“What do I wear in bed?” mused Marilyn Monroe. “Why, Chanel No. 5, of course!”
Perched in the hills above the Côte d’Azur in France, Grasse has been the world’s perfume capital since the 17th century. The countryside around this Provencal town is where the jasmine and roses that go into the country’s famed luxury fragrances are grown and harvested.
Its medieval core of skinny alleys and sunny squares celebrates all things flowery and fragrant. Shops overflow with lavender products, herbes de Provence and Savon de Marseille soap in myriad colors and scents.
Even the food is fragrant. I’d sampled lavender honey ice-cream before, but violet ice-cream was new. So was fougassette, a brioche-style pastry scented with orange blossoms.
I only intended on a quick look, but two hours somehow disappeared inside the International Perfume Museum. There’s a stunning collection of perfume-related objects spanning three millennia, greenhouses dedicated to the aromatic arts, and a viewing screen showing perfume featured in movies. (The 2006 movie, Perfume: The Story of a Murderer was partly shot in Grasse.)
Yet Grasse once reeked of unlovely things. In medieval times, it was a center for leather tannery. All changed when Catherine de Medici arrived at the French court from Italy and introduced the fashion of perfumed gloves. Seizing on the new craze, Grasse exchanged its stinking tanneries for scented glove manufacture. In the surrounding fields, a new flower industry cultivated blooms such as gardenia and tuberoses for their essences.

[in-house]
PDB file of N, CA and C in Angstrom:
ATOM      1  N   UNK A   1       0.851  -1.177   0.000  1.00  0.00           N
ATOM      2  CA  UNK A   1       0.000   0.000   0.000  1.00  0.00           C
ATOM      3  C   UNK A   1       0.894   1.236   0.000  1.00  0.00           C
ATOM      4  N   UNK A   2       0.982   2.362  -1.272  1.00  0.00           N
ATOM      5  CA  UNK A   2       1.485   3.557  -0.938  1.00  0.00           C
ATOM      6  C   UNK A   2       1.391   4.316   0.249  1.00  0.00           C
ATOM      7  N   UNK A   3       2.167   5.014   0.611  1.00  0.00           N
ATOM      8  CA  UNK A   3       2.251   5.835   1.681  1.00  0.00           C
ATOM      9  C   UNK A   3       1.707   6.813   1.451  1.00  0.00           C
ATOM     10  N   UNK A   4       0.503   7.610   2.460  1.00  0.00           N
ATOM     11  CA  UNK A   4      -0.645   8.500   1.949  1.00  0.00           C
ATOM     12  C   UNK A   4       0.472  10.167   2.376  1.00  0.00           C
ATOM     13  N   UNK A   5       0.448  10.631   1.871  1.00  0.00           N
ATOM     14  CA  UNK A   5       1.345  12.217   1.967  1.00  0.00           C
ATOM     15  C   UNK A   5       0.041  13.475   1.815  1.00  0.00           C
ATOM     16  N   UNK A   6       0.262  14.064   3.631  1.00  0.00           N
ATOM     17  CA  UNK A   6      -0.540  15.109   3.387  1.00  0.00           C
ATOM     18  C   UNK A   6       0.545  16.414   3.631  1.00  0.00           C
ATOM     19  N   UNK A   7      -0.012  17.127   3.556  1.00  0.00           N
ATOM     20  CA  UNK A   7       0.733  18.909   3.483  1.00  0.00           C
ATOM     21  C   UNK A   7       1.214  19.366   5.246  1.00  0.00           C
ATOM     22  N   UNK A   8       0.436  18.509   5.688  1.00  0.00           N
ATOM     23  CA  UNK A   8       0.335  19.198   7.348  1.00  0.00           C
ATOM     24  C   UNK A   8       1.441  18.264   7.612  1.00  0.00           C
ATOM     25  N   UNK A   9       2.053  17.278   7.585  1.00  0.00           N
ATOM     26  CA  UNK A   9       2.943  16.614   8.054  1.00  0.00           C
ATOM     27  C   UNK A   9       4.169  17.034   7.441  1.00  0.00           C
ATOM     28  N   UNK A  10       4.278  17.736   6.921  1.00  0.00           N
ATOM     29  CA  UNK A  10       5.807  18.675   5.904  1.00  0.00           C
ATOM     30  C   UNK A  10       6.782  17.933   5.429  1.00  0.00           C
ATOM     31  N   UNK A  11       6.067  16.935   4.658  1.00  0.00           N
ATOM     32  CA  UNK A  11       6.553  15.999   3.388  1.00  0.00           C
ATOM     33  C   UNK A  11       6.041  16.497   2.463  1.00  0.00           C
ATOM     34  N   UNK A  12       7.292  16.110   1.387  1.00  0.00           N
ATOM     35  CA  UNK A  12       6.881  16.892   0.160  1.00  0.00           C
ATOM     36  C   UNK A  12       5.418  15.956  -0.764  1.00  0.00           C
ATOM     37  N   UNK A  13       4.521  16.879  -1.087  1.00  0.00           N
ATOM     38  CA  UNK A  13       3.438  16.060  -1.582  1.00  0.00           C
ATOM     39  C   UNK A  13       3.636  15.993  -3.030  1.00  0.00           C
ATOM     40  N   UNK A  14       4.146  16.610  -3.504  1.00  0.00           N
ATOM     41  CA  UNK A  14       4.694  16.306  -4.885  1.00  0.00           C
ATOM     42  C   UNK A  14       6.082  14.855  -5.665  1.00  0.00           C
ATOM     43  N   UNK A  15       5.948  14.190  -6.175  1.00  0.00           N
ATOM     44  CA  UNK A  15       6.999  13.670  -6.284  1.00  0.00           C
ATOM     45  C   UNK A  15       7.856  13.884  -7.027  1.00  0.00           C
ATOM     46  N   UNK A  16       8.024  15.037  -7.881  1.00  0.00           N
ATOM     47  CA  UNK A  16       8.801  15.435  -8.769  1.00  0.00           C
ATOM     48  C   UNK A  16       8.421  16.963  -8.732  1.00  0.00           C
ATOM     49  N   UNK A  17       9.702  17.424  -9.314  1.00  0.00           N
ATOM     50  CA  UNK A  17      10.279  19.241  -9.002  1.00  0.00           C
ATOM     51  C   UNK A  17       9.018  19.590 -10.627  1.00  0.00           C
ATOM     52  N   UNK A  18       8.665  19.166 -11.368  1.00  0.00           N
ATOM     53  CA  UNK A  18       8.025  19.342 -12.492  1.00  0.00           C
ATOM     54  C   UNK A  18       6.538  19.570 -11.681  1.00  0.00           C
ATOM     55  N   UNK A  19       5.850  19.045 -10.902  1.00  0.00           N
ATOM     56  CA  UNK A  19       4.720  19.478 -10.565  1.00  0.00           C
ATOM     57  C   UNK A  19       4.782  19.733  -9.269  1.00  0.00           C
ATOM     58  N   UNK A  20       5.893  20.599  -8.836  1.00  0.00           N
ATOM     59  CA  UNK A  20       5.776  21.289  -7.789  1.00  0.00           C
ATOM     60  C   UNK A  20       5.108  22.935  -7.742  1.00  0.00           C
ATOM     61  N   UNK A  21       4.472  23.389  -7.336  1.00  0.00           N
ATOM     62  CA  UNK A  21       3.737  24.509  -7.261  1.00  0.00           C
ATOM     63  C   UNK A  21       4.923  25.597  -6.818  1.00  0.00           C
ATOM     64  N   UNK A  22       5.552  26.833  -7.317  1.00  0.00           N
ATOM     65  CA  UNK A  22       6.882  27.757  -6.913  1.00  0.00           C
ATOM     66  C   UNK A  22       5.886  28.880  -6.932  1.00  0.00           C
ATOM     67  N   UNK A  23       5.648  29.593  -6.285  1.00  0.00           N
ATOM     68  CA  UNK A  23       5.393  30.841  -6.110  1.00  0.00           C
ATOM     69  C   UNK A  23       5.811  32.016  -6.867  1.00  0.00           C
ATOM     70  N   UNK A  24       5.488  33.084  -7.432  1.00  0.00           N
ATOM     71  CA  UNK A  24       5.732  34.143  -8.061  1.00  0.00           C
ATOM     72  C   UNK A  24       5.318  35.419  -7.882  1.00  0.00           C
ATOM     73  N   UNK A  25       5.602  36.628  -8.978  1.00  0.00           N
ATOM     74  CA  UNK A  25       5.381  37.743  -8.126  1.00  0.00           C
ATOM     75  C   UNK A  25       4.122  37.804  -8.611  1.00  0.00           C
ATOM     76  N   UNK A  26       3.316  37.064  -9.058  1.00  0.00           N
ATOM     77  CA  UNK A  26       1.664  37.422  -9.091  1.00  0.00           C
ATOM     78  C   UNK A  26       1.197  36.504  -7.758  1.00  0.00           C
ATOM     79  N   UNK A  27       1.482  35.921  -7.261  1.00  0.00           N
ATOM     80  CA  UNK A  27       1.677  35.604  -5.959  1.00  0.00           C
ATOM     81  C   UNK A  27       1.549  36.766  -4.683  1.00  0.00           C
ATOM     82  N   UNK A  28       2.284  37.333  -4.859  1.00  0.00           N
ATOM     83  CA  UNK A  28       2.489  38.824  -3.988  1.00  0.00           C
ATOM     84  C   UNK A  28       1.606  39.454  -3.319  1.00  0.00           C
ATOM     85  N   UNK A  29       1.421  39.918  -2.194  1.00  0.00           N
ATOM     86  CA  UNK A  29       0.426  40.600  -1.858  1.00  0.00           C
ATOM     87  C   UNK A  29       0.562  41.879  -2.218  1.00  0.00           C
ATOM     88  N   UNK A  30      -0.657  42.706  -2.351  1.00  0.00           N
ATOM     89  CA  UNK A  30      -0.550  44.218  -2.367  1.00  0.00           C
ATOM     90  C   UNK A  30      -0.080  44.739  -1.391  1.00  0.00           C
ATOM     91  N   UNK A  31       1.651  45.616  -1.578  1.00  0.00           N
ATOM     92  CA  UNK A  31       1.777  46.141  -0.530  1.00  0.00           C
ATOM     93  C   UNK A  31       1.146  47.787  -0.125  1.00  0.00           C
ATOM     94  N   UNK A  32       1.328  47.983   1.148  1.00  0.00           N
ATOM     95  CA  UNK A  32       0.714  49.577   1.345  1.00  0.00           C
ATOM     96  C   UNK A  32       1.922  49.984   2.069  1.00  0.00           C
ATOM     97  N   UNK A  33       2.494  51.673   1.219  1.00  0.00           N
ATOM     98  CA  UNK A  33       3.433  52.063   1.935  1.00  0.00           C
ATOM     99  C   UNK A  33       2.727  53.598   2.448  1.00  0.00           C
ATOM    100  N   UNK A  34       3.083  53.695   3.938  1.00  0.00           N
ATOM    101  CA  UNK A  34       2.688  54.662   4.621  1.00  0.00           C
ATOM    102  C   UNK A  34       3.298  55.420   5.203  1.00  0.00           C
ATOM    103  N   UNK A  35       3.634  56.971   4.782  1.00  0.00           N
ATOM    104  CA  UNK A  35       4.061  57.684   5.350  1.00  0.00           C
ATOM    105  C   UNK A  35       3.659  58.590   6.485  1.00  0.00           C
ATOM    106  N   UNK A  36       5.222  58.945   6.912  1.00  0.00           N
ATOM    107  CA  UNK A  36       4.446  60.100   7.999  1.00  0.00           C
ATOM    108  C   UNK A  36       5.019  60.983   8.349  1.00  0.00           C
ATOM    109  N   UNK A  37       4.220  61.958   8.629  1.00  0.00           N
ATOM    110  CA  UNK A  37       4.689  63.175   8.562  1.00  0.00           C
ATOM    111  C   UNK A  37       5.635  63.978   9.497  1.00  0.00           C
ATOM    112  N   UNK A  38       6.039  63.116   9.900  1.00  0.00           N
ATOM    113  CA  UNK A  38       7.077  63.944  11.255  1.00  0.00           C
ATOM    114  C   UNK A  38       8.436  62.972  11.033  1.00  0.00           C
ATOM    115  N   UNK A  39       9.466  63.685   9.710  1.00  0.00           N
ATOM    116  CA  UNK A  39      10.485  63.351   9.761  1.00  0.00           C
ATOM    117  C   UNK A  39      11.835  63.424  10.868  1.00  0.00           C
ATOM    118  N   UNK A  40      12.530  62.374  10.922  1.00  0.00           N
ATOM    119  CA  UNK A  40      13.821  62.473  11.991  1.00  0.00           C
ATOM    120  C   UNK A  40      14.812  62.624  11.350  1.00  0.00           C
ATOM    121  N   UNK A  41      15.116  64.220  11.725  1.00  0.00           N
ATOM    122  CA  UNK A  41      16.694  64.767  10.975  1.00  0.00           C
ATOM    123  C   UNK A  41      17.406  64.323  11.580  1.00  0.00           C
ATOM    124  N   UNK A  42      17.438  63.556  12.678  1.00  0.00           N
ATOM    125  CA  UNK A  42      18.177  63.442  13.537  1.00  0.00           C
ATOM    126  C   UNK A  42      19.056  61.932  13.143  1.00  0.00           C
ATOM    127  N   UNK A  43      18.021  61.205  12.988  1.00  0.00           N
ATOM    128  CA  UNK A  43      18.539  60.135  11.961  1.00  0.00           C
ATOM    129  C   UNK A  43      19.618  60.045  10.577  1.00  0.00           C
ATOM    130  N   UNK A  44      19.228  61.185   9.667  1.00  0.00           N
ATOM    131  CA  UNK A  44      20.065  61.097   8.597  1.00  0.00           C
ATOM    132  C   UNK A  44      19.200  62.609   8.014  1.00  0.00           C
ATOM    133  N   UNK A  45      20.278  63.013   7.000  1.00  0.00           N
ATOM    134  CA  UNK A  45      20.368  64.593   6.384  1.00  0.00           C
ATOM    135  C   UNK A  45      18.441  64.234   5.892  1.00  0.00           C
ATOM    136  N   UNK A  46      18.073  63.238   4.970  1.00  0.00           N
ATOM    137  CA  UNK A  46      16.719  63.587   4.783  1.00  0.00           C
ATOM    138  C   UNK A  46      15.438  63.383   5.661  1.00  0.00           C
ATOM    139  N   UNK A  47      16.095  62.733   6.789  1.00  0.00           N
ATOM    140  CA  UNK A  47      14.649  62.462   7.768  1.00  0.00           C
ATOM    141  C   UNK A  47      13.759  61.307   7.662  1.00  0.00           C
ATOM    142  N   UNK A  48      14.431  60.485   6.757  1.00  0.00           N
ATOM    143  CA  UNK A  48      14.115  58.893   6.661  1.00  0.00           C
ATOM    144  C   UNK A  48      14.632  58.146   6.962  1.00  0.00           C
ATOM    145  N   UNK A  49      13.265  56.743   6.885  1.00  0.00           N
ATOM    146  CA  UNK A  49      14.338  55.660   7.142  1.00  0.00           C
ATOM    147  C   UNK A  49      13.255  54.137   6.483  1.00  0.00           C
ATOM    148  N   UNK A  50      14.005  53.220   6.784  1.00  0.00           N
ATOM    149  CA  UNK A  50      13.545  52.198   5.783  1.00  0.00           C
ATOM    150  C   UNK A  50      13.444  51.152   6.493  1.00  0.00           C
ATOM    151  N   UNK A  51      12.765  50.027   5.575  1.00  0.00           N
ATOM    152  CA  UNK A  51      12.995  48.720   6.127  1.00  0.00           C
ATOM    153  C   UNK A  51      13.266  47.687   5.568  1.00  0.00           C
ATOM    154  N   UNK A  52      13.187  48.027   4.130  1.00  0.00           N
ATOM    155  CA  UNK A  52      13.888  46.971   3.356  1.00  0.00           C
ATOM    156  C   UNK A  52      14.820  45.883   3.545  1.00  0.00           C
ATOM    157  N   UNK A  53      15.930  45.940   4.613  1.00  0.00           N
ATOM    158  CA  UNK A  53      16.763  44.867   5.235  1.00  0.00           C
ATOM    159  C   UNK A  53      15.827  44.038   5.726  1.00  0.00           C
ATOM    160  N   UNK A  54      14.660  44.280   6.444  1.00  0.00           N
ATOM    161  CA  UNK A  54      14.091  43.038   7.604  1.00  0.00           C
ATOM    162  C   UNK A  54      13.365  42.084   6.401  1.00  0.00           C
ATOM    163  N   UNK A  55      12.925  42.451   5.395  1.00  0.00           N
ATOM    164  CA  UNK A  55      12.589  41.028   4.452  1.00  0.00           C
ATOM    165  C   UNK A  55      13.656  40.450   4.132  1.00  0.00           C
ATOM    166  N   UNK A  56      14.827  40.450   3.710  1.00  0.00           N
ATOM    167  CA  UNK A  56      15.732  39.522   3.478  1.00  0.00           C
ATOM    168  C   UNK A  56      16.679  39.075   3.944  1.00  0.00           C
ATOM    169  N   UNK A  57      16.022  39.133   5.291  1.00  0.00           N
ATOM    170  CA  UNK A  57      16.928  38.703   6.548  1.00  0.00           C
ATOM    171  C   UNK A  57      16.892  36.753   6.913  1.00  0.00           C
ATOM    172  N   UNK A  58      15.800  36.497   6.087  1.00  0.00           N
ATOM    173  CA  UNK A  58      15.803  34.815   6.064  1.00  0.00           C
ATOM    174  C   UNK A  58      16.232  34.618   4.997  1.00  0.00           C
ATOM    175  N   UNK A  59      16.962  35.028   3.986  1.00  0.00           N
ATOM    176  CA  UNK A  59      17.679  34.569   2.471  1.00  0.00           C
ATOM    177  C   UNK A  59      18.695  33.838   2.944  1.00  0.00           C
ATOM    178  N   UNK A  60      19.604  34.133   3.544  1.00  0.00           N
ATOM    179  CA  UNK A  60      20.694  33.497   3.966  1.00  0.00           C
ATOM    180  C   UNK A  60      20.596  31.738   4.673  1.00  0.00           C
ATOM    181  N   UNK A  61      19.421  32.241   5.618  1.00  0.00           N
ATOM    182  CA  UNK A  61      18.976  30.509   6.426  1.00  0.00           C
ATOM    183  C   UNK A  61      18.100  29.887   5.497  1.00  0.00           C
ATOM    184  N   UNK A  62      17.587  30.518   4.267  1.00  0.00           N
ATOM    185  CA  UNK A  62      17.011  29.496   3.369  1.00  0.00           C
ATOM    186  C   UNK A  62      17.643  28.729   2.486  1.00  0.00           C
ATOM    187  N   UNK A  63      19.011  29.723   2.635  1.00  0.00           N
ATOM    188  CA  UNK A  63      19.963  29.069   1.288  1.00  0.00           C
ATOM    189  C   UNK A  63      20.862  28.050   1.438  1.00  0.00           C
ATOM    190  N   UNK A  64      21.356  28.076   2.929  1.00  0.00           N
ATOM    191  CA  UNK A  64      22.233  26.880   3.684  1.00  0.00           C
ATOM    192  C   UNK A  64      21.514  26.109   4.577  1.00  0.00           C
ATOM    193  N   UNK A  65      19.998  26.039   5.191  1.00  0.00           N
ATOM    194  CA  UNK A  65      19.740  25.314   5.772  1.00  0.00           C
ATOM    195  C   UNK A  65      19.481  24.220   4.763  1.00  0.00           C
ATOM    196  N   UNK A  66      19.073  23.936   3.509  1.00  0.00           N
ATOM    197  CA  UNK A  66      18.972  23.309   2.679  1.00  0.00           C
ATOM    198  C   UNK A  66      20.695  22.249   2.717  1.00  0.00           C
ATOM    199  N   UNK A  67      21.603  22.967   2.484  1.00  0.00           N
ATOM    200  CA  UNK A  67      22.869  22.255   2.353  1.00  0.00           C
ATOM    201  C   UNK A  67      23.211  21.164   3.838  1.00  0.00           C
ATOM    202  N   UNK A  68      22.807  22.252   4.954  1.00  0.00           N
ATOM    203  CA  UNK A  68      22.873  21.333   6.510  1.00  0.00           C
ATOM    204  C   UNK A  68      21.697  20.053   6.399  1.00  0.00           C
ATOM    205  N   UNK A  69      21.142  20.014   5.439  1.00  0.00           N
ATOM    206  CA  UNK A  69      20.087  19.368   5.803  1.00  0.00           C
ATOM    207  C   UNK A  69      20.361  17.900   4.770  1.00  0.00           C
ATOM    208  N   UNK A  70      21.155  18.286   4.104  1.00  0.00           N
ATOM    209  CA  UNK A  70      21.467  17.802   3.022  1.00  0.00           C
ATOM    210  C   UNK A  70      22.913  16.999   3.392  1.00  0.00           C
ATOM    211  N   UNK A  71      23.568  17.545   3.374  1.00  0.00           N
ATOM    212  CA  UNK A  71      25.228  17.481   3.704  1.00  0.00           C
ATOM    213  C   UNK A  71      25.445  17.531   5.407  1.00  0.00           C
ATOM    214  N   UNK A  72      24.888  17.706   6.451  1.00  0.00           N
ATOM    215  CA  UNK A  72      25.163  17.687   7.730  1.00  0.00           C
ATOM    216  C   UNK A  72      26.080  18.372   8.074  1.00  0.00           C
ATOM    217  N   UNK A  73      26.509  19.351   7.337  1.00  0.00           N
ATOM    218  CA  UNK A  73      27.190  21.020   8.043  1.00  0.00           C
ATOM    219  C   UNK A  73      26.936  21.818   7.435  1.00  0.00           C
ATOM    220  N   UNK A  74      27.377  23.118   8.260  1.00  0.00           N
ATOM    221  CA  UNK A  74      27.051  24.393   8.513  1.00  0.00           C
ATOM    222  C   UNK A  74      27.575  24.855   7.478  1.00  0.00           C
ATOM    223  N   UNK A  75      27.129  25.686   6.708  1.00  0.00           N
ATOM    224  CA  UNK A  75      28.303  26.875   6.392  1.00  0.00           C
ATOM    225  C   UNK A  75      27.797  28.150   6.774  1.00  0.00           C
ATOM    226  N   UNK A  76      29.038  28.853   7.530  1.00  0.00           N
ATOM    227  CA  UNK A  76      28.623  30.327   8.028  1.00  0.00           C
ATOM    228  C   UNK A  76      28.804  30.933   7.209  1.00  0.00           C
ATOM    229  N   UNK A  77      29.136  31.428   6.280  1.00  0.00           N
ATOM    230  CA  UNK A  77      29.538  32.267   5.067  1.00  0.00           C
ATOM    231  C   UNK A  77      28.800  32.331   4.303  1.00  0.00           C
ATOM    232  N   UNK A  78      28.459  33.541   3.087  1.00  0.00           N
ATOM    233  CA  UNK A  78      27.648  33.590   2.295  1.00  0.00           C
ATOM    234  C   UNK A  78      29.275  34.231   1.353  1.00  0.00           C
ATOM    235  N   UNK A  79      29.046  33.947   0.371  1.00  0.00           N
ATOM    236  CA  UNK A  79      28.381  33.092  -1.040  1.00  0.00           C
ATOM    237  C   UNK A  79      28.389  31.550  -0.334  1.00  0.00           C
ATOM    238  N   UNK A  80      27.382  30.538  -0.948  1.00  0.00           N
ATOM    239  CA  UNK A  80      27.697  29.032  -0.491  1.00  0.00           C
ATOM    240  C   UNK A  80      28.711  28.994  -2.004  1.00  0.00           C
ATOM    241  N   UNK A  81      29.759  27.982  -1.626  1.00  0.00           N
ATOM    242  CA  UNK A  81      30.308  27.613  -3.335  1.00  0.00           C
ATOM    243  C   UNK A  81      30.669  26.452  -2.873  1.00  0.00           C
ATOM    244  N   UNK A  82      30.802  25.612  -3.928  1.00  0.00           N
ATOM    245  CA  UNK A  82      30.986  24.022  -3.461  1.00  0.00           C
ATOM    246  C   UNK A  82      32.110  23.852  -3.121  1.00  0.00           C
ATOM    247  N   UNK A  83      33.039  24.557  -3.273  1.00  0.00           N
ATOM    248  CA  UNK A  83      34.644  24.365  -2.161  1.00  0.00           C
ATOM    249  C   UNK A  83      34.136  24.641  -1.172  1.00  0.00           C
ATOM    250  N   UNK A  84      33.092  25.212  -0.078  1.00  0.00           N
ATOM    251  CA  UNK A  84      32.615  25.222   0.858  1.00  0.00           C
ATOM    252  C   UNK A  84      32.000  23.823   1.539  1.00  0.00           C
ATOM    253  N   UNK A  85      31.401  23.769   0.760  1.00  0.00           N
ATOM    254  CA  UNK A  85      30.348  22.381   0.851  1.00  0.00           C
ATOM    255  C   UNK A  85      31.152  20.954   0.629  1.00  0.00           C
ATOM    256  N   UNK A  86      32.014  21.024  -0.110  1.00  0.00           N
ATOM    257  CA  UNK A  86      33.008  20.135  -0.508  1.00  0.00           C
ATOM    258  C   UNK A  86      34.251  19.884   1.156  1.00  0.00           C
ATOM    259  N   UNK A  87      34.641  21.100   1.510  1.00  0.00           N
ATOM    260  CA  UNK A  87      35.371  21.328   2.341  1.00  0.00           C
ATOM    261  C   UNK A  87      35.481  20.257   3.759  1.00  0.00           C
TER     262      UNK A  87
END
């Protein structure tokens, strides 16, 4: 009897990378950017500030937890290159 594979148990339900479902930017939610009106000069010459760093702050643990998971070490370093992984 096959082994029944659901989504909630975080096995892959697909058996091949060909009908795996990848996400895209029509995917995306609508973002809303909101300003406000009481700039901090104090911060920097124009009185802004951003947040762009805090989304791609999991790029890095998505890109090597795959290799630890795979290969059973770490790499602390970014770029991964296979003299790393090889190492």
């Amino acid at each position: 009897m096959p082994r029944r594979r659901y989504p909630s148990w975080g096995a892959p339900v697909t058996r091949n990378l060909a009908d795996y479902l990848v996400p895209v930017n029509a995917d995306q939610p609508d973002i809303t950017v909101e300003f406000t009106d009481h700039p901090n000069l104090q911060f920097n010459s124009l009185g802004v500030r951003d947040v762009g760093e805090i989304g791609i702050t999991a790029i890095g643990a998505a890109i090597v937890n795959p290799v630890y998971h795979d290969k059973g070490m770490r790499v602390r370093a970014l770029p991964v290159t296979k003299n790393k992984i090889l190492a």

Before her appointment with Madame Guillotine, the extravagant Marie Antoinette had 18 pairs of gloves scented with carnation, violet or hyacinth delivered every week. The Perfume Museum’s most treasured piece is her traveling case with compartments for lotions and potions.
If anything, things got even more fragrant after the French Revolution. To mark the aristocracy’s demise, a Parfum de Guillotine was created for the masses. Napoleon Bonaparte was rather more high maintenance, splashing his way through eight quarts of violet cologne each month.
Offering free guided tours, Fragonard is one of the town’s three major perfumeries. It’s as well I’m not seeking employment as a nez (nose), because my chances are zero. Professional perfumers need to identify thousands of nuances. For a nez, alcohol, spicy food and smoking are absolutely forbidden.
There’s no hard sell during the sniffing session, and I was fascinated by explanations of the head, heart and base notes of various perfumes.
All real parfums contain 25% concentrated essence, “the soul of the flower.” An eau de parfum uses a maximum of 15% essence, and eau de toilette a mere 10%. As Fragonard only has Paris and Provence outlets, finding its products is difficult in North America, On Ebay, a one ounce vial of Belle de Nuit parfum resells for around $113. At Fragonard’s Grasse outlet, it’s €37 ($48).
You don’t have to be a fragrance enthusiast to realize that France’s scented south could provide opportunities for nosing out some serious profit.
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